Inside the seppia you will see two smallish white globes with a small red mark on them. These are the “latti,” or “latte,” and are the ovaries, if you want to know. Remove them and keep them to add to the pot. (Or, you can boil them, add some salt, pepper, and olive oil, and you’ve got one fantastic little antipasto.)
Now tug on the edge of the seppia’s body and pull off the skin. It may come off in pieces. Persevere.
Cut the flayed seppia into bite-sized pieces.
You’re done. Go give yourself a reward.
I realize that cuttlefish do not loom large on many people’s culinary must-eat lists. Nor, if you’re a sport fisherman, on your must-catch list.
Excuse me if I bring them up again, because contrary to any impression I may have given that I’m obsessed with them, I’m not, no matter how many times they undulate their way into my blog. They’re always here for a reason. And the reason just now is because of their quantity this season, which is exceptional.
The plethora of seppie this spring is approaching the level of annoying. (Think of the brooms-with-buckets multiplying exponentially in Fantasia‘s “The Sorcerer’s Apprentice.” The situation here would be brooms-with-buckets-sloshing-with-seppie, more and more, on and on.) That’s what it looks like to me.
My delight — and I think Lino’s, too — in seeing (A) dazzling fresh seppie in the fish market and (B) dazzlingly low prices has been fading for a while now due to the sheer quantity of the tentacly treasures. Something that once was a special treat has become a freaking fardel, a burden, practically a punishment. It’s become something like finding ourselves overwhelmed every day for weeks and weeks with Almas caviar, Wagyu beef, Swedish moose cheese, all floating on a high tide of Chateau Mouton Rothschild 1982. Even all that would lose its appeal. We’d start dreaming of scrambled eggs. The seppie are proof of it.
First, we bought them, and we were happy in our simple pleasure. Then the indefatigable fisherman upstairs gave us a bag. And we rejoiced. Then he gave us another bag, and we smiled. Then Lino went to the rowing club and discovered buckets of the critters just removed from the fishing net; several people urged him to help himself, but he said, ”No, but thanks just the same.”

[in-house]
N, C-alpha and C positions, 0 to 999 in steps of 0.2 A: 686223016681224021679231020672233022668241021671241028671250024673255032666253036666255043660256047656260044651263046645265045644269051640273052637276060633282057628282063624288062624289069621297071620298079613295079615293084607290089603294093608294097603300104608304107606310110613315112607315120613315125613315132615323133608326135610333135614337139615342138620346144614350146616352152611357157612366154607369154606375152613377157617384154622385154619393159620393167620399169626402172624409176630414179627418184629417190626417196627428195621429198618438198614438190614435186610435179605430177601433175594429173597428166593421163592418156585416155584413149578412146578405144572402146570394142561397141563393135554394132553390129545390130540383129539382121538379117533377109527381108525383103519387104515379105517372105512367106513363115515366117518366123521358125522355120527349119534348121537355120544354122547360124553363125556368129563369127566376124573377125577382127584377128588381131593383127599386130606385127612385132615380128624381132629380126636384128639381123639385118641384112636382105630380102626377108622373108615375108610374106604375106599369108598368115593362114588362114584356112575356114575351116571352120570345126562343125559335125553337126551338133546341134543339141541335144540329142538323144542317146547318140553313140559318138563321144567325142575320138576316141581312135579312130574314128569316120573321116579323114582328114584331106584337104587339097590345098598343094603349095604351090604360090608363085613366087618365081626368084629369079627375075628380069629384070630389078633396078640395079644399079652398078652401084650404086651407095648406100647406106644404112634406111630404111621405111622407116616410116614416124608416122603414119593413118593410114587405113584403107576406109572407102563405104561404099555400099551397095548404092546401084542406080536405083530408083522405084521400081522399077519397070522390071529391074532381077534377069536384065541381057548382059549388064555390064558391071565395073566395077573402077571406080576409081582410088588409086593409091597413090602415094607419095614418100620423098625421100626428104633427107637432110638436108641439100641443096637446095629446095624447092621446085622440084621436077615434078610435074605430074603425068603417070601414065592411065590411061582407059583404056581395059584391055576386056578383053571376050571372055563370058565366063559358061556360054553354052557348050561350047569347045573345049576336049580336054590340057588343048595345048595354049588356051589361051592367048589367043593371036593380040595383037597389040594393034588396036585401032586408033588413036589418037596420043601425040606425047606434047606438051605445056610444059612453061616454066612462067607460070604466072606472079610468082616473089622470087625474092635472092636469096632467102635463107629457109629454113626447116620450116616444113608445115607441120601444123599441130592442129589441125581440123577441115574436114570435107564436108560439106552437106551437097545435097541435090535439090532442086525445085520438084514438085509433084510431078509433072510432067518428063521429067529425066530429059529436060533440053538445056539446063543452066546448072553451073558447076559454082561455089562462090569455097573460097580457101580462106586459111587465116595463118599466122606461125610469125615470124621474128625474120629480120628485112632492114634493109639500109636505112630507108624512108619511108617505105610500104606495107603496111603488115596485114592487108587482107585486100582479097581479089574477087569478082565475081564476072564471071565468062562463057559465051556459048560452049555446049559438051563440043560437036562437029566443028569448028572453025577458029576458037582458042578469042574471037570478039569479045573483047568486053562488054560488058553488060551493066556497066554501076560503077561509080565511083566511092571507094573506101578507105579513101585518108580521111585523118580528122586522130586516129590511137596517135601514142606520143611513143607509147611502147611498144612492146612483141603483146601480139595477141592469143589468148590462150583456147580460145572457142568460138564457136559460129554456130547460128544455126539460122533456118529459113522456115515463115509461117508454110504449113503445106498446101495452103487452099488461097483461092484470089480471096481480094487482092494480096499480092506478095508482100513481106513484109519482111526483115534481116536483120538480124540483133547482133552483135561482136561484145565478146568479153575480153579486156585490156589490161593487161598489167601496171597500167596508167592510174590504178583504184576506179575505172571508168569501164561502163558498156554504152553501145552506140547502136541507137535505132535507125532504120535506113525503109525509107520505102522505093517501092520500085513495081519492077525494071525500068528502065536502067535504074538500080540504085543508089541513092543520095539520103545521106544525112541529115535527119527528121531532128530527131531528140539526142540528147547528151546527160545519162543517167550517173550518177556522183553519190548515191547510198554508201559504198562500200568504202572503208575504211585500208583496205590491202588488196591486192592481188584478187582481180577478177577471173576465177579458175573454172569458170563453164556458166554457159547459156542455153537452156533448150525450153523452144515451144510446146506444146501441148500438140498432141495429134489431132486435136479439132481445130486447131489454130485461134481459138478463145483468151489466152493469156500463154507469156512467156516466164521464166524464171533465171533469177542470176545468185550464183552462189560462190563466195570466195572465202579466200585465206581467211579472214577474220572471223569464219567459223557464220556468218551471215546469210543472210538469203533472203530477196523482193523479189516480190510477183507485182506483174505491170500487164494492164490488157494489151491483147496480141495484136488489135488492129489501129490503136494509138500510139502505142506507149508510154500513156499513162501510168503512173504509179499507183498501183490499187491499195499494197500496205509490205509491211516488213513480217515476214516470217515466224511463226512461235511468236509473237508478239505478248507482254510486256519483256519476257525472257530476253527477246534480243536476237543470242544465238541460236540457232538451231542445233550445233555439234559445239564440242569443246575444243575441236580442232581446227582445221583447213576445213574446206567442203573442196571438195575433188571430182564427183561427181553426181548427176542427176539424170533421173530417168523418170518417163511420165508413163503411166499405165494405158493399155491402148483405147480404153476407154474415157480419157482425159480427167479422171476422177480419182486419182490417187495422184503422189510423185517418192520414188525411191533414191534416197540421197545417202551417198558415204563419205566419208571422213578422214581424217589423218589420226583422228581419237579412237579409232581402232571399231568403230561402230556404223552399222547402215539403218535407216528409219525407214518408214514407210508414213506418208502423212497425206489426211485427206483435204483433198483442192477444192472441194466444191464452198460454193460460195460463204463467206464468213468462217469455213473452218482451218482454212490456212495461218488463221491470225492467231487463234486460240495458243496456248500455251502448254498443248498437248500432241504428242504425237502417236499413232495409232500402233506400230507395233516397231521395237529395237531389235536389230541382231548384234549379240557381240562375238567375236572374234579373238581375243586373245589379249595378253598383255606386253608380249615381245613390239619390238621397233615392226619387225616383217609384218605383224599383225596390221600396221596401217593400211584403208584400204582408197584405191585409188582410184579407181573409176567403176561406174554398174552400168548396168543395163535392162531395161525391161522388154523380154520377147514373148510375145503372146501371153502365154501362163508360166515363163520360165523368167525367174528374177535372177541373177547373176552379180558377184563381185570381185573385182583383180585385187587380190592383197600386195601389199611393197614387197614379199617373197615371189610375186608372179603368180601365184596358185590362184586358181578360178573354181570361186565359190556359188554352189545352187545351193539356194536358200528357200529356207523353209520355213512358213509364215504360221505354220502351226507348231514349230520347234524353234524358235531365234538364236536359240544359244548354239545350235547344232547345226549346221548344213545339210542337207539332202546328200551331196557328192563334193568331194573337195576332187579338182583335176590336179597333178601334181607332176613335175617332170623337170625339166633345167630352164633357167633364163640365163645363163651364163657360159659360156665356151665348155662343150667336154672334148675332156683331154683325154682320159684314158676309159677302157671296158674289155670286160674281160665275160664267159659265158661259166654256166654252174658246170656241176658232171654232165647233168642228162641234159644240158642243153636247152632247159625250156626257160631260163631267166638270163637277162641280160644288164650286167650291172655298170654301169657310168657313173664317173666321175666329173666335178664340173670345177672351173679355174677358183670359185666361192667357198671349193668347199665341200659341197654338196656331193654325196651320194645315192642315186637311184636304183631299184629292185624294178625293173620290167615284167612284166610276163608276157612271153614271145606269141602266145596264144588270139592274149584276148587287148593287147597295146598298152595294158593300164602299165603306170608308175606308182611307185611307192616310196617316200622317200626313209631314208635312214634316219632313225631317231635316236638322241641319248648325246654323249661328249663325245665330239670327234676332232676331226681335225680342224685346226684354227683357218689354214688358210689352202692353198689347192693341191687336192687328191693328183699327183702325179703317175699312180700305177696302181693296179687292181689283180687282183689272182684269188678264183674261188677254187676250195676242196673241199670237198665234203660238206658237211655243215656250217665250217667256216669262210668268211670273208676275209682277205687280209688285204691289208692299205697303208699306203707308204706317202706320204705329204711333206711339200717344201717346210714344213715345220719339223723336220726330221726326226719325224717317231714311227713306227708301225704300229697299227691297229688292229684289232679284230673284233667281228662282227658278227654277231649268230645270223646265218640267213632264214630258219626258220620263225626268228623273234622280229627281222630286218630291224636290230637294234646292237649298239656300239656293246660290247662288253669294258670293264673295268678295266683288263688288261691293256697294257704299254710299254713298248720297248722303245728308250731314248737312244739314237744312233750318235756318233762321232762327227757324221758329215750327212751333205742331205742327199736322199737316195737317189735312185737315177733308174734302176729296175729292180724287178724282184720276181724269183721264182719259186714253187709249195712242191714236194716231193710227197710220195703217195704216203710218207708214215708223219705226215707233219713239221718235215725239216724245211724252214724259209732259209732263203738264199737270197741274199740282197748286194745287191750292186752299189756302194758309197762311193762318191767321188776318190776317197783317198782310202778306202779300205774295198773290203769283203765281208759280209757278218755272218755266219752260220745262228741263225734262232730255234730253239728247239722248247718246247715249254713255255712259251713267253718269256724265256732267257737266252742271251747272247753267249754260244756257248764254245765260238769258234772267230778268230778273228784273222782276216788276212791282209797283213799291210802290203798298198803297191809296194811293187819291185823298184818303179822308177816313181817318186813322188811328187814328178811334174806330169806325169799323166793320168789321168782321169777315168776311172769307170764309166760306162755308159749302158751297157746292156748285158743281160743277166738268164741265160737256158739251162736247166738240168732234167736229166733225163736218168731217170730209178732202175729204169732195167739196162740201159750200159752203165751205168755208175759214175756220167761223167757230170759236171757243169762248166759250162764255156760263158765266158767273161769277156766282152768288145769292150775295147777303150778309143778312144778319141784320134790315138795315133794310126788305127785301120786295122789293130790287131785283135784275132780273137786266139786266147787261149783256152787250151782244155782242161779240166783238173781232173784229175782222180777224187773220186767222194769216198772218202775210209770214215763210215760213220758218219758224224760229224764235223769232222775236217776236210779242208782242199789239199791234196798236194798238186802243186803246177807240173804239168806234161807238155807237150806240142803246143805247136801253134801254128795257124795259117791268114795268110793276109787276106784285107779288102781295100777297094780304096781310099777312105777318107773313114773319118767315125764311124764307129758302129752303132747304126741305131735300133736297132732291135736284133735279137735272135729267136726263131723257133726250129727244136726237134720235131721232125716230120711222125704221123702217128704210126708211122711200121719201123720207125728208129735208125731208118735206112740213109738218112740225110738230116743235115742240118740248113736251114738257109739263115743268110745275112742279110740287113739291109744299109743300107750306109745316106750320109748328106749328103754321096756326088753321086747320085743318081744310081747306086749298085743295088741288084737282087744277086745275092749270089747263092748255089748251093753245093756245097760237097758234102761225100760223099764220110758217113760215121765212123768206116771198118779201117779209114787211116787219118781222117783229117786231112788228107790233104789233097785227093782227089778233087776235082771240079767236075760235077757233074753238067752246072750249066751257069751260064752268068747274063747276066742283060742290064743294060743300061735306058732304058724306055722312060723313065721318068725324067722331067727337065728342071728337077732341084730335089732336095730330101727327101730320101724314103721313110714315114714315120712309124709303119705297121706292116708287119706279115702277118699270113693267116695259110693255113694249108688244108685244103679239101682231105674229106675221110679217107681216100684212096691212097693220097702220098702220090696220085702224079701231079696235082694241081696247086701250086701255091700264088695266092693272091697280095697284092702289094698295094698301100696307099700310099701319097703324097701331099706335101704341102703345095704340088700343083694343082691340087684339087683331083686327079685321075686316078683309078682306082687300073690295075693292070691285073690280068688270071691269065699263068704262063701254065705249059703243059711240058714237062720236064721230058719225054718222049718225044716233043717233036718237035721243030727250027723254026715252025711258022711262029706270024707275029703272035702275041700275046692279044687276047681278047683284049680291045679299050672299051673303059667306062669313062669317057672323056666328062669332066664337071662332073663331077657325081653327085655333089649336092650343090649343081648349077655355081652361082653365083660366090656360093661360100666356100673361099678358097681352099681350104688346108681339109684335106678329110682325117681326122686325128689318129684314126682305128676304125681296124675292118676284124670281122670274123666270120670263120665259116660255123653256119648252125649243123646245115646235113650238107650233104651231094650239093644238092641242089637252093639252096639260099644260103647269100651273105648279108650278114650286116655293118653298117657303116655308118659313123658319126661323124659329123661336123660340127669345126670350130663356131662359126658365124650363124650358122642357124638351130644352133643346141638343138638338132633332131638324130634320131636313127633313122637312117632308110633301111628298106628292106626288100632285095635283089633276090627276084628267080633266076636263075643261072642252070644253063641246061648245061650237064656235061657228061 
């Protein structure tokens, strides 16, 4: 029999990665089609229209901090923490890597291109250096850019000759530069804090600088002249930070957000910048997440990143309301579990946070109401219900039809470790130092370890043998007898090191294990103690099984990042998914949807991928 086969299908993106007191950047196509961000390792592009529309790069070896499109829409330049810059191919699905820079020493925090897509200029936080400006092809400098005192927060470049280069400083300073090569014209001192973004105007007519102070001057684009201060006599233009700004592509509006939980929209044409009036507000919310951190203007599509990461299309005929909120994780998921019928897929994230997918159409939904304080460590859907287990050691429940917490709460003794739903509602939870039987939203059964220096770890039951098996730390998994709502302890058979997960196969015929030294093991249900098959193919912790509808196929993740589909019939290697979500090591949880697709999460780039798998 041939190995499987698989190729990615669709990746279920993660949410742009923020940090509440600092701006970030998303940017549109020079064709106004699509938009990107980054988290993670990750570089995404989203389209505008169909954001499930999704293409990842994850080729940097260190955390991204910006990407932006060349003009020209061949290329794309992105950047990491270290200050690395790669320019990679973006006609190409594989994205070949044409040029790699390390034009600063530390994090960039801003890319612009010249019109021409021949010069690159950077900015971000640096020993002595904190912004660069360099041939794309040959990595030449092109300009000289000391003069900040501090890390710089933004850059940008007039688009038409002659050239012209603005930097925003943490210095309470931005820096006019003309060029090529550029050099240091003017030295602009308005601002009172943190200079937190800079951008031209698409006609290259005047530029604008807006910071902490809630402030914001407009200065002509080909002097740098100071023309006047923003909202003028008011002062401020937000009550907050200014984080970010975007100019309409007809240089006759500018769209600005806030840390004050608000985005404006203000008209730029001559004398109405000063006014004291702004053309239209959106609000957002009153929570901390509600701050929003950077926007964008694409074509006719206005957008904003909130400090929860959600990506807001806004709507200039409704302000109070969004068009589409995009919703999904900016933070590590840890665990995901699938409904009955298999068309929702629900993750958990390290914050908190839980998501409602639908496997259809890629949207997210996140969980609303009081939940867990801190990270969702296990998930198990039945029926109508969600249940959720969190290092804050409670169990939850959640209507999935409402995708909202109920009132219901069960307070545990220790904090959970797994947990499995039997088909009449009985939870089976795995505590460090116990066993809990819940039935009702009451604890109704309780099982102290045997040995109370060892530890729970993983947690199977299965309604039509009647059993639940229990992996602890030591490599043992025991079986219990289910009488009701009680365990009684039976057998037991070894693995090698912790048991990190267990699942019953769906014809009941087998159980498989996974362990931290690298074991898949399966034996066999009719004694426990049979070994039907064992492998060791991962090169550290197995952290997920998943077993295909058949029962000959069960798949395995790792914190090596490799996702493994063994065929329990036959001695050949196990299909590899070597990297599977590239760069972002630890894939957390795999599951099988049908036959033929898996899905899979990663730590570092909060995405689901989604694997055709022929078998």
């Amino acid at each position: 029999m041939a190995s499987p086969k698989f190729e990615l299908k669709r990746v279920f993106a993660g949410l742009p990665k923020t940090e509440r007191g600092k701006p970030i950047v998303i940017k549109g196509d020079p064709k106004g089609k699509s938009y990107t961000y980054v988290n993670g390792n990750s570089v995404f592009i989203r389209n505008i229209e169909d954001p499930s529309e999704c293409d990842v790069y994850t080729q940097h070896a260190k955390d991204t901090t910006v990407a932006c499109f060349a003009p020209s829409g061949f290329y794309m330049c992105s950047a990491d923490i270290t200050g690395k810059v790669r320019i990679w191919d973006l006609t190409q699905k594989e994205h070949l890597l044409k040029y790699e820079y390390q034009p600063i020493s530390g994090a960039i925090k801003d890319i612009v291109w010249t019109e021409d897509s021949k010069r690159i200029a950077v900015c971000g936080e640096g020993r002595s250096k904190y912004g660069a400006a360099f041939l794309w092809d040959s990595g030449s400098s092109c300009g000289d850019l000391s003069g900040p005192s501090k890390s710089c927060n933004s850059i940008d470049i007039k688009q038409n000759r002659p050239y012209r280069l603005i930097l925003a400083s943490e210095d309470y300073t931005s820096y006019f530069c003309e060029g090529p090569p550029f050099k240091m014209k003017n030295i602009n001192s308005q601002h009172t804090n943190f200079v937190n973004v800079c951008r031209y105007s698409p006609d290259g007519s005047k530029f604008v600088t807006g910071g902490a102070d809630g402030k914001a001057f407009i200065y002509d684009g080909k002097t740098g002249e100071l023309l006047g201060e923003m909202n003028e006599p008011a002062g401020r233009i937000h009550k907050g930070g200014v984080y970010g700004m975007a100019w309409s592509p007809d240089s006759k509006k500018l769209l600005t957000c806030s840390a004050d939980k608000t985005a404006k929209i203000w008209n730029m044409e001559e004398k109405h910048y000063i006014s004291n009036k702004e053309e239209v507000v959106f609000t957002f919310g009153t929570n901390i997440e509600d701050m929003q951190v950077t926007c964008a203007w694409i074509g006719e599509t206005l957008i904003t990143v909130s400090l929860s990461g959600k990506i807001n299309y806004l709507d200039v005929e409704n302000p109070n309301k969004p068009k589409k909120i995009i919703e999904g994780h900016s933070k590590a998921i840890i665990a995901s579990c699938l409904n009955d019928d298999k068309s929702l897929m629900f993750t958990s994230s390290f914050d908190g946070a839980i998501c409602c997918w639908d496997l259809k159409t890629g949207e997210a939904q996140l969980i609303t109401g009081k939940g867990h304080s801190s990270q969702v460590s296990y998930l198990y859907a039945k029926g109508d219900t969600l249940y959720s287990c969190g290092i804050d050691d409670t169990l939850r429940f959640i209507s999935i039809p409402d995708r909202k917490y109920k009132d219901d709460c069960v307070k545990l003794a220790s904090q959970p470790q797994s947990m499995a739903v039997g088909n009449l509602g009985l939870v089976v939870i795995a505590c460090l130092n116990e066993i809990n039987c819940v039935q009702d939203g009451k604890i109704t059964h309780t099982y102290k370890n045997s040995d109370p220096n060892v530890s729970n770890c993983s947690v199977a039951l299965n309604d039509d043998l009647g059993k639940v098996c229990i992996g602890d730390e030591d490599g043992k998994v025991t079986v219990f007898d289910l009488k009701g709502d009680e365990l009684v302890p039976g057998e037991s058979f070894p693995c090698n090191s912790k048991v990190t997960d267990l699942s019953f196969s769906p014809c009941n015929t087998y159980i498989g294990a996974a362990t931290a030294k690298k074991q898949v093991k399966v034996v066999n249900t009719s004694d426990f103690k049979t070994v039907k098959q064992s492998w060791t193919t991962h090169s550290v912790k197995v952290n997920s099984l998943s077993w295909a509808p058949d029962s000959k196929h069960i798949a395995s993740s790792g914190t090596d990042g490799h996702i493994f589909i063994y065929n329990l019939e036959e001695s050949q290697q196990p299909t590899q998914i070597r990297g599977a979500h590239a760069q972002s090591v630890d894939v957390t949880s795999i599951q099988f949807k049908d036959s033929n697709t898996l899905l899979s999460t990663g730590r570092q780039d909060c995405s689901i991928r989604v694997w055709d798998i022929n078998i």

Now the phone rings, and it’s his son. The nets that he and his friends put out by the fondamenta where he works have yielded up another major haul, and he says he’s got a bag ready just as soon as we can come by. What could Lino say? Of course he said “Great, I’ll be there tomorrow morning.” (I’d have preferred hearing him ask, “You don’t happen to have a kilo of Alba truffles, by any chance?” But that would have been so rude. And pointless.)
We put the last batch in the freezer, for Lord’s sake, something we never do because you can’t freeze the ink. Only God knows how we’re going to eat all this. Sandwiches. Hash. Croquettes. Casserole surprise. Parfait.
Lino says the next time he hears our neighbor’s boat returning, he (Lino) is going to close the shutters and turn out all the lights. But I think we’d start hearing strange knocks on the door, and look out to find a herd of seppie on the steps waving their tentacles and saying “What’s wrong with us? You loved our parents. Let us in! Throw us in the pot! Hurl us onto the griddle! Send us to Valhalla with the seppie warrior-maidens!”
There are two sayings here, which mean the same thing: “Piove sempre sul bagnato” (It always rains where it’s wet) and “Quando sei ubriaco tutti ti danno da bere” (When you’re drunk, everybody offers you a drink). The seppie now need their own proverb. I’m working on it. It will be essentially the same idea, but squishier.
Everyone has been so busy recently dealing with the nizioleti and washing and bleaching and ironing them, so to speak, that there hasn’t been much time to worry about anything else.